All posts tagged Solzhenitsyn

Bedtime reading

A fit of nostalgia following the recent death of the actor Lewis Collins has seen me revisiting old episodes of The Professionals, which was probably the first grown-up TV series I watched as a kid. It’s very entertaining, not least in the way it confounds expectations. The default position may be causal sexism, for instance […]

Dostoevsky and the Gulag

I’ve started work on a paper on the depiction of criminals in labour camp writing for a workshop later this summer, and as Dostoevsky is one of my starting points, this has led me to revisit the broader question of the role of recurrent references to him in Gulag literature. This post is not intended […]

BASEES 2012 highlights

I was quite busy with committee business during the BASEES conference, but did manage to attend a few panels, and want to pick out a few highlights from what everyone I spoke to agreed was a very stimulating and enjoyable weekend. A Monday morning panel on Gulag literature may not be everybody’s idea of fun, […]

Gulag Voices: two books

This year has seen the publication of two books titled Gulag Voices: an anthology of memoirs edited by Anne Applebaum, and a collection of oral histories by Jehanne Gheith and Katherine Jolluck, so this seems like a good opportunity to look at both of them. I had previously read all but one of the extracts […]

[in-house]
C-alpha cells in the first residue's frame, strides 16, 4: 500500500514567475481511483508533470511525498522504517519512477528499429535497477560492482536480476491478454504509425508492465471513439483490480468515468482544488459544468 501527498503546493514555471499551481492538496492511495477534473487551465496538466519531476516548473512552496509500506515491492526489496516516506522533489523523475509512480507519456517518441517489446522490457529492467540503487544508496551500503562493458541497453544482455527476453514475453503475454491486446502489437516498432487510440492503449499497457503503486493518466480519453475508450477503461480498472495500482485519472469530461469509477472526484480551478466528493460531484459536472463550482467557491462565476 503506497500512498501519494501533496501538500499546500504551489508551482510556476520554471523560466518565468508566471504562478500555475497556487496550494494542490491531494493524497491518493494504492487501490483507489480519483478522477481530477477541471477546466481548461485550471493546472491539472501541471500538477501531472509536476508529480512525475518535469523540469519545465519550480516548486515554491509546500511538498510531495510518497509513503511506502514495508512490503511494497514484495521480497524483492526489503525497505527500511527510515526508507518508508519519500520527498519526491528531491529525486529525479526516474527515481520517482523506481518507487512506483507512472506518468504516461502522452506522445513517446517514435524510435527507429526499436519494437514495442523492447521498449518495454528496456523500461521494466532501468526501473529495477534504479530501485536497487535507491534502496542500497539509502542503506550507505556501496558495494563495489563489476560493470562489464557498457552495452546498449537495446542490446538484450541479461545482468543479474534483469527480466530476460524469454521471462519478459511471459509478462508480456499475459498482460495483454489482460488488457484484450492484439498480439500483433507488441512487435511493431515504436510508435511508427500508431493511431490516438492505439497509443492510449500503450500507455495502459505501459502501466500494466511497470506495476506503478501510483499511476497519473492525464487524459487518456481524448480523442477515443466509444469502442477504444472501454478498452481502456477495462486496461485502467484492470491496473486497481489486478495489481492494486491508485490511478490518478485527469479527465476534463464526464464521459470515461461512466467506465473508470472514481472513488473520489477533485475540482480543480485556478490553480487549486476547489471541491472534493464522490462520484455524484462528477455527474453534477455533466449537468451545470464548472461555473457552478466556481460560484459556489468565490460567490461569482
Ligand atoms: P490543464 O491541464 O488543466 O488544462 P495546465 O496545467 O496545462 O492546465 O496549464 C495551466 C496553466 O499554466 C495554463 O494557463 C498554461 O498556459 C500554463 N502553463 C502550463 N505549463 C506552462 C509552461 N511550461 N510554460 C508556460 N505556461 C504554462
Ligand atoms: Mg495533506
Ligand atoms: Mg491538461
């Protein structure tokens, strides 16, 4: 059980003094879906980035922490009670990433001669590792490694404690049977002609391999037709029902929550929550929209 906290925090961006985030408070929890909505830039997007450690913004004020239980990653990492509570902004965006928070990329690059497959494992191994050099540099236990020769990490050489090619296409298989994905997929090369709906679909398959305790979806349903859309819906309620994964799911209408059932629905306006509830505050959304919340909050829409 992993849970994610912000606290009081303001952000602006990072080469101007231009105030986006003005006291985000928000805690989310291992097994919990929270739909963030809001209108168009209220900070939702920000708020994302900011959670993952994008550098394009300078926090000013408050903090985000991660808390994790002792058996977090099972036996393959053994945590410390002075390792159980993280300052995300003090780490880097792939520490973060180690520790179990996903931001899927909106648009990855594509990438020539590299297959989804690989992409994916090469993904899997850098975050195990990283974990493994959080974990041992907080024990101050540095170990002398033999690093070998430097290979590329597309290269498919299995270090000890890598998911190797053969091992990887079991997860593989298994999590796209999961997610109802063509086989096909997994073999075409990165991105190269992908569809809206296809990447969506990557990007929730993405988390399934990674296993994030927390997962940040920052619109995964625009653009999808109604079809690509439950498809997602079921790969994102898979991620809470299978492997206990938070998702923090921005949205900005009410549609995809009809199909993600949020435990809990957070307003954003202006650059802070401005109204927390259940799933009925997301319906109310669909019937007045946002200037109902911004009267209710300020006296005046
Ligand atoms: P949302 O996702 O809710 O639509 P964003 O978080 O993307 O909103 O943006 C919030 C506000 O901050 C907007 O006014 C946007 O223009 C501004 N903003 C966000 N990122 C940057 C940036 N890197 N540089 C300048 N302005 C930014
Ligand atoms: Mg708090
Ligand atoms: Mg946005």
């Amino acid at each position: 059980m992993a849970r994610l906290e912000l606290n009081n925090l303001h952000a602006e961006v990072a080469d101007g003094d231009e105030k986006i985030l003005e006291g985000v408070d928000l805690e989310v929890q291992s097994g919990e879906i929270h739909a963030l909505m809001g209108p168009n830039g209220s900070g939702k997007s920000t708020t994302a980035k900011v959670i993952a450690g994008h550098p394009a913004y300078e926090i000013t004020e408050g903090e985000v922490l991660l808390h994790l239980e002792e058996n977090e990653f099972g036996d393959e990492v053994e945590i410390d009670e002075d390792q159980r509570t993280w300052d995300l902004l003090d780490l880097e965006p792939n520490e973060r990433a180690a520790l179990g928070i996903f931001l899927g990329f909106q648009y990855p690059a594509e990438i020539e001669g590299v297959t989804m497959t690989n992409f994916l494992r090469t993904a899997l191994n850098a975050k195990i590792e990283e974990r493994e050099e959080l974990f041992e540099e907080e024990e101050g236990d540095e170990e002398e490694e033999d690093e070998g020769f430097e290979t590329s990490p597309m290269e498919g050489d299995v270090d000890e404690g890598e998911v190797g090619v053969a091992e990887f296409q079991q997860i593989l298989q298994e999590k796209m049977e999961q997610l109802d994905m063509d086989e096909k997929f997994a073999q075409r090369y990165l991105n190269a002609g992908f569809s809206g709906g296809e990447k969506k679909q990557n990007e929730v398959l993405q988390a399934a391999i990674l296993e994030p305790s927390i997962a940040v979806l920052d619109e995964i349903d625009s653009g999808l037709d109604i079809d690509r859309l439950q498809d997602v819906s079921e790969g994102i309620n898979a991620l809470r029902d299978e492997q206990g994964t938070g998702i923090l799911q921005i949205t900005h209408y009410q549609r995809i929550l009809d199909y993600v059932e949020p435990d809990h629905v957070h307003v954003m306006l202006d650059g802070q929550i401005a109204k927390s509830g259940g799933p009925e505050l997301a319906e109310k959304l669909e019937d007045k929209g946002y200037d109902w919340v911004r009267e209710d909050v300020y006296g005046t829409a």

Judging books by their covers

As part of some work on Vasily Grossman (about which more anon), I’ve been catching up with my reading on Gulag history. Stephen Cohen’s The Victims Return finally arrived at the library, so I went to get it out. The first thing that struck me was how similar its cover was to another recent book on Gulag […]

Top ten food in Russian literature

Food is a tricky subject, as there are a lot of viable candidates for inclusion – so many that I toyed with the idea of doing a top twenty, but that’s a cop out, so I’ve had to whittle it down, and some exceptional works have missed the cut. I’ll say a bit more about […]

Top ten beards in Russian literature

I know I said I’d write another post about Mapping Petersburg, but I’m still thinking about that, so in the mean time, another top ten. But this time it is not the works, but the writers themselves, and specifically their facial adornments, that interest me. Beards, as Elif Batuman has affirmed, are hugely important to […]

An Interview with Robert Chandler

The Road, Robert Chandler’s new collection of translations of Vasily Grossman’s short stories and essays, will be published by MacLehose Press on 14th October 2010. On Monday 4th October at 6.30pm, he will be giving a talk about Grossman at Pushkin House, 5a Bloomsbury Square, to mark the publication. Here I talk to Robert about Grossman’s writing […]

Ephemerality and versionality

I know I said my next post would explore some aspects of the connections in Shalamov, and that will be coming up soon, but for now… At the inaugural UCL Centre for Digital Humanities Decoding Digital Humanities event, a wide-ranging discussion initiated by our reading of Walter Benjamin’s The Work of Art in the Age […]

The problem with Solzhenitsyn

Not entirely in the festive spirit, I’ve been reading Aleksandr Solzhenitsyn’s Invisible Allies (trans. Alexis Klimoff and Michael Nicholson; London: Harvill, 1997) with my usual set of mixed feelings. He’s not the greatest writer the world has ever seen, but he is very readable. Last time I read The Gulag Archipelago in full, I couldn’t […]